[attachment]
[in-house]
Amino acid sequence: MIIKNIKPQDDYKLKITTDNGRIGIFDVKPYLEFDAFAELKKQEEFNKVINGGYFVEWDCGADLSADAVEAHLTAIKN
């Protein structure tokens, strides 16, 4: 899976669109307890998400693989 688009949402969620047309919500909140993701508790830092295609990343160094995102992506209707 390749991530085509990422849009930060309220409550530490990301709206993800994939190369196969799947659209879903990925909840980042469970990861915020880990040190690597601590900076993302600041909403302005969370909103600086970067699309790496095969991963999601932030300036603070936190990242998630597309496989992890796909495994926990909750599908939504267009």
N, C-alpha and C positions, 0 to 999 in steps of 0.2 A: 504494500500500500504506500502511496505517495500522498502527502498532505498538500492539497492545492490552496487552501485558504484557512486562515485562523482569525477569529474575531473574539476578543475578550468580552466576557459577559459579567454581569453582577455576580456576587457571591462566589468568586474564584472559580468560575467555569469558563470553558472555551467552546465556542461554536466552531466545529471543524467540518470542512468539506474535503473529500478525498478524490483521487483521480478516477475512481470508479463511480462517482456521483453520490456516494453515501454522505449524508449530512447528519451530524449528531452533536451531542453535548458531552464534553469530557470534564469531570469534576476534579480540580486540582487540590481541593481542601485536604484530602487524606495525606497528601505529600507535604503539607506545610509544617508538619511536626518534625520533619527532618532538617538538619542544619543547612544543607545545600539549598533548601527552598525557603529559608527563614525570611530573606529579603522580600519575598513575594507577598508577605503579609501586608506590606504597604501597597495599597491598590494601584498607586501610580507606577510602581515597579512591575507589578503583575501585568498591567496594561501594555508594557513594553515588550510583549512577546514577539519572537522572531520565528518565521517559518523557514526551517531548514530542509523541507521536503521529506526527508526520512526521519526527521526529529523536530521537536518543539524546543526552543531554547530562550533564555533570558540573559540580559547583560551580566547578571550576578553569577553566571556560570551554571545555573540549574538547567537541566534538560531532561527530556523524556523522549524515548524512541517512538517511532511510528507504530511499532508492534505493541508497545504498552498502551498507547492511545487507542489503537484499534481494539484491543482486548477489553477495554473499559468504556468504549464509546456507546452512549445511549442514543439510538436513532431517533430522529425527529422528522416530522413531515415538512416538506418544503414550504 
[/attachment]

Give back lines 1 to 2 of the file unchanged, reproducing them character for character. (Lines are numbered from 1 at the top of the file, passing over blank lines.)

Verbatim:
[in-house]
Amino acid sequence: MIIKNIKPQDDYKLKITTDNGRIGIFDVKPYLEFDAFAELKKQEEFNKVINGGYFVEWDCGADLSADAVEAHLTAIKN